Monday, August 20, 2007
Today is the official end of the Google Summer of Code program. I've been both excited and nervous about the culmination of three months' worth of work on this judgment day. But no sense in worrying any longer; I will find out soon enough if I am to receive the coveted t-shirt and very useful final payment.
Here, I would like to share a summary of everything that I've done this summer for Inkscape. A written summary is made even more crucial by the nature of what I did in the second half of the program. While I laid down an important foundation for changes that can now be made much easier in the near future, there is not as much for the user to see quite yet.
Many of you already know my midterm impressions. As a quick reminder, during the first half of the summer, I implemented support for the <tref> element, as laid out in the SVG specification. This will let you use any character data from within the document in your own <text>, and as a bonus, any character markup from the original text will be ignored so you can easily add your own. You can't quite do this with <use>.
The work done in the second half is notably more complicated to explain. The end goal was initially twofold:
- Many fonts used in professional design can not be represented within the constraints of CSS. Take a font with a Shadow variant, such as Gill Sans, as an example -- there is no way to describe Gill Sans Shadow with CSS, as you can see in the CSS2 Spec. By adding our own Inkscape-specific information, we hoped to be able to use fonts like these at least within Inkscape.
- When it comes to listing font families and faces (aka styles) in our UI, we use Pango's answer to the question "which part of this font name is the family?" Unfortunately, this does not always lead to an ideal situation. What often happens is that several different faces that should be grouped together in the same family aren't. For example, you might see "Futura Bk BT", "Futura Hv BT", and "Futura Lt BT" listed as separate families, but would rather they were grouped together. We wanted to customize this process so we could control how families and styles were grouped together.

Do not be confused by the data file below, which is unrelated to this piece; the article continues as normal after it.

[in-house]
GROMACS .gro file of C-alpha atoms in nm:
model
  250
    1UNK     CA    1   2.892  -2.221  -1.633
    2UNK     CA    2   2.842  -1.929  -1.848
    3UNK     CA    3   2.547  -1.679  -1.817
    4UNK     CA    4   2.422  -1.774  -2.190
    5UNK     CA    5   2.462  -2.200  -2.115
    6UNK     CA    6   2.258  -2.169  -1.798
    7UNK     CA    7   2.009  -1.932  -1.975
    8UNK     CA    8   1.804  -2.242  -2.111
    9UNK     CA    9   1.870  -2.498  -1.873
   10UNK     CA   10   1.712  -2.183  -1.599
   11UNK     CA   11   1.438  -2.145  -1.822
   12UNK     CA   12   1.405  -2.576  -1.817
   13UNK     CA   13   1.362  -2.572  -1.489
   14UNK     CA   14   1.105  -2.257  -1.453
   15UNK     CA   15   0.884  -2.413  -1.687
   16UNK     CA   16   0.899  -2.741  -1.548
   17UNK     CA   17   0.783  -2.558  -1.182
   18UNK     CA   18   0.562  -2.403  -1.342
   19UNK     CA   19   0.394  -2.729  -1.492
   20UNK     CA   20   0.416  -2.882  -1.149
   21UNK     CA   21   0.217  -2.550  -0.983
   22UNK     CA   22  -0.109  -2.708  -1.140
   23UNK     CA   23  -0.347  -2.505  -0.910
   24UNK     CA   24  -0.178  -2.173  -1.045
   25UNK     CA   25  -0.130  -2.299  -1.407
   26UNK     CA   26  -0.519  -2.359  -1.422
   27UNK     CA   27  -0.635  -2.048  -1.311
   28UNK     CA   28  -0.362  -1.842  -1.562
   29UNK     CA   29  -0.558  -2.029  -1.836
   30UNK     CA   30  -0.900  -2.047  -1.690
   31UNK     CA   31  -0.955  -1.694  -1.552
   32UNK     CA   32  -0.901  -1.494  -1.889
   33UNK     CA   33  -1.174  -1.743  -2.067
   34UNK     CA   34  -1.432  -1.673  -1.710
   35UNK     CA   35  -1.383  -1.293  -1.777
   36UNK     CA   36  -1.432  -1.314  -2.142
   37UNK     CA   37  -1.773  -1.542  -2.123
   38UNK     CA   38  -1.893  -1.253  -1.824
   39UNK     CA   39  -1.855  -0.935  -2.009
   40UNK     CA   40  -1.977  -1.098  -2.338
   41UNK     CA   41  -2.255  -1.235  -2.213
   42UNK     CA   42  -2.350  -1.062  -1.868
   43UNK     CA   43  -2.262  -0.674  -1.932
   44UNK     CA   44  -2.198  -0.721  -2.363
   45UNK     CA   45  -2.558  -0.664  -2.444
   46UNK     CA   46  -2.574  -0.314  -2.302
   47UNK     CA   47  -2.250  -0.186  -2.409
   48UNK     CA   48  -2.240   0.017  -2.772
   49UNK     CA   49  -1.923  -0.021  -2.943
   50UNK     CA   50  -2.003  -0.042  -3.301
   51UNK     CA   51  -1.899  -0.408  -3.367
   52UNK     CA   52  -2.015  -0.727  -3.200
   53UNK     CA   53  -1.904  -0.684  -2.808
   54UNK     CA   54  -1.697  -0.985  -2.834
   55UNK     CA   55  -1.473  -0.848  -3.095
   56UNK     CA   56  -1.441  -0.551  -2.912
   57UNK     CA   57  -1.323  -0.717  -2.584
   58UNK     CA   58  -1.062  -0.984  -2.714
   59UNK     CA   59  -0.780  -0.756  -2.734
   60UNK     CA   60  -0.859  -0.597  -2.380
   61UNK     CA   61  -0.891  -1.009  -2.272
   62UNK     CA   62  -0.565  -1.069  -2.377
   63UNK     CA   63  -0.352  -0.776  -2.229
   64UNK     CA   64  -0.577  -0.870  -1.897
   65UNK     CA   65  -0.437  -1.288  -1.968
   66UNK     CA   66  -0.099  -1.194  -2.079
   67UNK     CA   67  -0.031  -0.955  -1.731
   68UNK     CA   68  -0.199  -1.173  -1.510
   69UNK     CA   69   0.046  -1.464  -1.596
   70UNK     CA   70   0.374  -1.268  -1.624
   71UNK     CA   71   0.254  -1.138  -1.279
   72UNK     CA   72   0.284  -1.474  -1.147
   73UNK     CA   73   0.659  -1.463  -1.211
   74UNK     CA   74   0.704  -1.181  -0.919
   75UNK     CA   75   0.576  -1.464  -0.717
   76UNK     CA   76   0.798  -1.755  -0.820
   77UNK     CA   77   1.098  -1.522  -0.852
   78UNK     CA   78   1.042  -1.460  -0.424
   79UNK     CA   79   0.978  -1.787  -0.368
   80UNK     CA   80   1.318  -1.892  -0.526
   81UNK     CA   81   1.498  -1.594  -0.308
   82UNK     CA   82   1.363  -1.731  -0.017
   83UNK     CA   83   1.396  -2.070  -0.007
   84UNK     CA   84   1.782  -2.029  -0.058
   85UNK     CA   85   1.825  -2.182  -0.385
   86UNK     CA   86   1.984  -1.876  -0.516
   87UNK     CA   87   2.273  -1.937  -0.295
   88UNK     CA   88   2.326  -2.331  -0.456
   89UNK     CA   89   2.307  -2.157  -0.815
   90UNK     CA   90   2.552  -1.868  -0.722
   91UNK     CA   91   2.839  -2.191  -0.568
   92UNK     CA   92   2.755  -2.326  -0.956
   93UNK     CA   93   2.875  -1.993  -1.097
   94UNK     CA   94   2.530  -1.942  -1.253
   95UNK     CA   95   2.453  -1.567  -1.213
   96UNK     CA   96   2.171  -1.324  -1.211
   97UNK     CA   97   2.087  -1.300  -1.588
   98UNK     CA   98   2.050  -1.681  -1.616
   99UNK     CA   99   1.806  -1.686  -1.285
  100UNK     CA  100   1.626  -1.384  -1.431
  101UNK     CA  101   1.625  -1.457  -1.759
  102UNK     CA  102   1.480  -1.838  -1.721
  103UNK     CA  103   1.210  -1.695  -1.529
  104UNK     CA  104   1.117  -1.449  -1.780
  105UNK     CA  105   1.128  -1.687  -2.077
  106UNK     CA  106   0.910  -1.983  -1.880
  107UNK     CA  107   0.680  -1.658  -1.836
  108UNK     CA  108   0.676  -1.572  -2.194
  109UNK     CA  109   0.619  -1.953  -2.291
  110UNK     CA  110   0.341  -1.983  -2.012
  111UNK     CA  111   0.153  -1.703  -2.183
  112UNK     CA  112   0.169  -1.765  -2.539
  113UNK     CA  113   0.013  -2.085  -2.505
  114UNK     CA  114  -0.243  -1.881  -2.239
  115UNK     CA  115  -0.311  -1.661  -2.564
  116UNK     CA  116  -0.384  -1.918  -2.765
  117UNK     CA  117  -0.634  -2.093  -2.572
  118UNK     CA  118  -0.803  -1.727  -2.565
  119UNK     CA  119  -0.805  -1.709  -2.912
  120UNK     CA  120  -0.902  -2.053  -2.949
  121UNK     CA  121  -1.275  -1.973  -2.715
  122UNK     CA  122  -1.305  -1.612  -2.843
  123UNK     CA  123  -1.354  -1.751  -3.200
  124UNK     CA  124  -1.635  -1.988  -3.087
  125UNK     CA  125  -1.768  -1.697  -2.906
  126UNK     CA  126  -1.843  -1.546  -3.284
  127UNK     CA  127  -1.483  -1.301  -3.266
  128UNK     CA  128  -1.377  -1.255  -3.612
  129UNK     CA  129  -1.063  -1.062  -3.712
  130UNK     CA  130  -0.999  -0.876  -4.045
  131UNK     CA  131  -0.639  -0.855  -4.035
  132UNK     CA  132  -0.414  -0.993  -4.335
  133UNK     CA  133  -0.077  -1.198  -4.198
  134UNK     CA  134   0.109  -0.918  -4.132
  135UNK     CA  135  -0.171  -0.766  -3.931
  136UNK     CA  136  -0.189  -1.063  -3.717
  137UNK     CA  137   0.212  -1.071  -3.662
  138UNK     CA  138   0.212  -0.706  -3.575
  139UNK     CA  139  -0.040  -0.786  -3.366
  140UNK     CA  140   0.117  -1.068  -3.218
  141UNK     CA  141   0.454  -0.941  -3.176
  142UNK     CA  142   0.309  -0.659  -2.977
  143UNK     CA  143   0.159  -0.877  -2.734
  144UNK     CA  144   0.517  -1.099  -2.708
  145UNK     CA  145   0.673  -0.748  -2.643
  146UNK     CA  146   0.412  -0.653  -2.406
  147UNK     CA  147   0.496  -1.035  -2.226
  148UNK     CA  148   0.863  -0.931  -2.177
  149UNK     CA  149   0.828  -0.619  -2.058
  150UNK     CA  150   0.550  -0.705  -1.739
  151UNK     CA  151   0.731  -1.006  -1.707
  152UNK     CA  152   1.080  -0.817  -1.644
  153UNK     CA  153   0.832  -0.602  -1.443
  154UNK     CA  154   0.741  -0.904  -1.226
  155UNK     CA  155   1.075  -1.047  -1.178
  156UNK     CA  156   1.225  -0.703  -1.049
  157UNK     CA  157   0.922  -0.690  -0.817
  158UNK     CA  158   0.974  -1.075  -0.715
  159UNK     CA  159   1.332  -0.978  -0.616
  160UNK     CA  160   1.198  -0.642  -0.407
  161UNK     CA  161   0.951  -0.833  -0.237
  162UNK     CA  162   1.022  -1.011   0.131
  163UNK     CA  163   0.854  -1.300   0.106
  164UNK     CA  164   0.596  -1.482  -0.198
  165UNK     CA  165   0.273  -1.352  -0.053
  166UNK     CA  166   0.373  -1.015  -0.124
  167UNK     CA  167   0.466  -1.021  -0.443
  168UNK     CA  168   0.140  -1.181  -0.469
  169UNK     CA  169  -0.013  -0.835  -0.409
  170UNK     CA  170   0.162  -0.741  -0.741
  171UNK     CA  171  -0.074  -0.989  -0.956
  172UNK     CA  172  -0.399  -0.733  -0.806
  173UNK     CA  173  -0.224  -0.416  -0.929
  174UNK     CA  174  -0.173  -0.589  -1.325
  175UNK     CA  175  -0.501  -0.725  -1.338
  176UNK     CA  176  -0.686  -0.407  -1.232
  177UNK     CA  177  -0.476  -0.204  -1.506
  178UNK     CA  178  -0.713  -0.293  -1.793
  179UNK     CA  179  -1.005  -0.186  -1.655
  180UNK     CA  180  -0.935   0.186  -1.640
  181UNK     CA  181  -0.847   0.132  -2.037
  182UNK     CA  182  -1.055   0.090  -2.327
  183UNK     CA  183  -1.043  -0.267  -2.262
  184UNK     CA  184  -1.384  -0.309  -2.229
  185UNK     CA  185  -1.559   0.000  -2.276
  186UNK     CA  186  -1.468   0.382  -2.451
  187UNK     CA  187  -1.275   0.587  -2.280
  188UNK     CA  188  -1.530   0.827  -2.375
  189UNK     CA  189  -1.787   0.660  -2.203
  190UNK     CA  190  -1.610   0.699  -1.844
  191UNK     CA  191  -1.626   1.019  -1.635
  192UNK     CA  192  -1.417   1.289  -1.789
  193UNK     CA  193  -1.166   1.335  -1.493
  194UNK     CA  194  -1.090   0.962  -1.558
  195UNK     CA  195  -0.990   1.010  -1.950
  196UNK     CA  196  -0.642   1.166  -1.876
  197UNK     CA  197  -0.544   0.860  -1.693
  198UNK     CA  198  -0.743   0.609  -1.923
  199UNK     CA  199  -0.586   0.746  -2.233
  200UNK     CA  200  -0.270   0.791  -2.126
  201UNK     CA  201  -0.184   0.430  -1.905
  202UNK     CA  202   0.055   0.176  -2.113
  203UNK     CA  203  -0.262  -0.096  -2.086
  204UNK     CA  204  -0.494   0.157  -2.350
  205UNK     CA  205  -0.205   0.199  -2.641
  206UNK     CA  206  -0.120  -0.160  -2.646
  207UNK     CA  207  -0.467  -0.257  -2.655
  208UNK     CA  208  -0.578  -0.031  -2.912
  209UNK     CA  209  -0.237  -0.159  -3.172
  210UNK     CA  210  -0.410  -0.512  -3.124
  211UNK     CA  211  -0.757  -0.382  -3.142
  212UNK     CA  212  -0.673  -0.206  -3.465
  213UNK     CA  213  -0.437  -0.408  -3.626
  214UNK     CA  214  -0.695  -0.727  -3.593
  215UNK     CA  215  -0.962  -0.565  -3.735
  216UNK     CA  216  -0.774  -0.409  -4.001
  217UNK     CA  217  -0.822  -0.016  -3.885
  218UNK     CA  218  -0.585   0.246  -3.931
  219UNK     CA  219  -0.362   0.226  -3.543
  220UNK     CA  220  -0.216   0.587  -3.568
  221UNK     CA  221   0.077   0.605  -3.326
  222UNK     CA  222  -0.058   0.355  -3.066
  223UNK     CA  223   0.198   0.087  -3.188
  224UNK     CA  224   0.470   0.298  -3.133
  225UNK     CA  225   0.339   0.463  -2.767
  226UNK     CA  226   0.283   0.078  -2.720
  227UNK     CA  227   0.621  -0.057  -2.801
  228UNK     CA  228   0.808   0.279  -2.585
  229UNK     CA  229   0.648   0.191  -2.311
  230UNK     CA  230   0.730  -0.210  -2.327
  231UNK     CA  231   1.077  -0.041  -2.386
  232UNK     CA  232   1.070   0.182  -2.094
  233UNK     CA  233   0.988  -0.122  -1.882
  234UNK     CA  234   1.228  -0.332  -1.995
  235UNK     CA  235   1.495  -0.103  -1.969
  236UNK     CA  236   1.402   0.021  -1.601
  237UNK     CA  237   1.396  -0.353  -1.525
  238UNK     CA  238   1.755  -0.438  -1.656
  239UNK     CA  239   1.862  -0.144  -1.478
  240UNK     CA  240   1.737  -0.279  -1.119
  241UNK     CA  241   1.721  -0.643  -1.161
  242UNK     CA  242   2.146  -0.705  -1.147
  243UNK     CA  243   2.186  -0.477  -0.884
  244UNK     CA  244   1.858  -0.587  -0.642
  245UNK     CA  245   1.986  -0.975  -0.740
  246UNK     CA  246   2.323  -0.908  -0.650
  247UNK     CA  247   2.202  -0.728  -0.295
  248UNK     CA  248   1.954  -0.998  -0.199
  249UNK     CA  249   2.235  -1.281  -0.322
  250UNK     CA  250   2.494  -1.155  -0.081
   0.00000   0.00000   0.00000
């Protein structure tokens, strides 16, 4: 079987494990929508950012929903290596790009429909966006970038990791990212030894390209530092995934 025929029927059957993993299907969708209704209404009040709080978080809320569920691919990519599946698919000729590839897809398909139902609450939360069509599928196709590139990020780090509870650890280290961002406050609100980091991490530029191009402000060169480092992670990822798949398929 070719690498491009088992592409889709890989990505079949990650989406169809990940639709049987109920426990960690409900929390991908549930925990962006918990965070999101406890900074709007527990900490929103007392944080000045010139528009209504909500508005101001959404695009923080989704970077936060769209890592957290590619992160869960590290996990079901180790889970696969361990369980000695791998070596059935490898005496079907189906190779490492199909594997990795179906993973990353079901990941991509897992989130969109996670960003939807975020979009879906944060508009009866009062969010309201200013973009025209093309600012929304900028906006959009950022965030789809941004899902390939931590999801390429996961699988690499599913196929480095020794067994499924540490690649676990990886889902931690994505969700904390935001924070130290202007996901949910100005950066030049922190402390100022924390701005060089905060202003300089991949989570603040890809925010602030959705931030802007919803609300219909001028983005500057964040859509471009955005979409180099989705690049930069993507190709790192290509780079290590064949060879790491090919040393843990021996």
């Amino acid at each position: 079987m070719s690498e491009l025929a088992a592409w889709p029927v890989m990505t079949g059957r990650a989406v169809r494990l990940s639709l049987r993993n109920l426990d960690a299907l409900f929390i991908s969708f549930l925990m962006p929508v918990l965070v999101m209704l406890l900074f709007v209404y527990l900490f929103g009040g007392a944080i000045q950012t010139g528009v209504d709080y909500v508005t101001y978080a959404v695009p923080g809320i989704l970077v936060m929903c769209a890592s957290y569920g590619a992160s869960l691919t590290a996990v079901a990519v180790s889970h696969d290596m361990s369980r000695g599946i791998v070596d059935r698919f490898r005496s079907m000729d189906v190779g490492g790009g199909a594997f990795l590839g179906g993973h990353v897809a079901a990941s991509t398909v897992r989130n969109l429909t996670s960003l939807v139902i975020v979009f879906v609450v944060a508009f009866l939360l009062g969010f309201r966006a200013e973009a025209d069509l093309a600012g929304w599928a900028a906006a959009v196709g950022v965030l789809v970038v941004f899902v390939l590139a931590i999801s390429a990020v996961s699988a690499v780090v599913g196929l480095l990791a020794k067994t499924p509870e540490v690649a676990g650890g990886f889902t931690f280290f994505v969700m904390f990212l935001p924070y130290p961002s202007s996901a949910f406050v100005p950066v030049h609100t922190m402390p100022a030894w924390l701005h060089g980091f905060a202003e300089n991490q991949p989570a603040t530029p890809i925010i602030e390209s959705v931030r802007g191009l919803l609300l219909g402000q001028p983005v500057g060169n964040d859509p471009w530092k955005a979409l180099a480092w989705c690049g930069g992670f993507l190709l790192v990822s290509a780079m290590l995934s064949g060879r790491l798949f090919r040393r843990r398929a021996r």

What do I mean by the "current state of Pango" you ask? Well, as it turns out, the structure that is fundamental to our use of Pango, the PangoFontDescription, will only describe fonts that fit into the confines of CSS. So until the good folks at Pango decide to expand on what Pango can represent, we're stuck with what it already supports. (And yes, a little later on, I do plan on speaking with these good folks to find out why it is the way it is, and try to offer a helping hand to enhance it if that's what makes sense.)
But even if the PangoFontDescription did support what CSS can't, that doesn't really help us, right? After all, our SVG files use CSS to describe the fonts we're using anyway. That is true, and that's why I am adding a new attribute to an object's style string: -inkscape-font-specification. Here we will store a string that can fully represent a font no matter what its face is. The CSS will be updated as best it can be and used if there is no font specification available.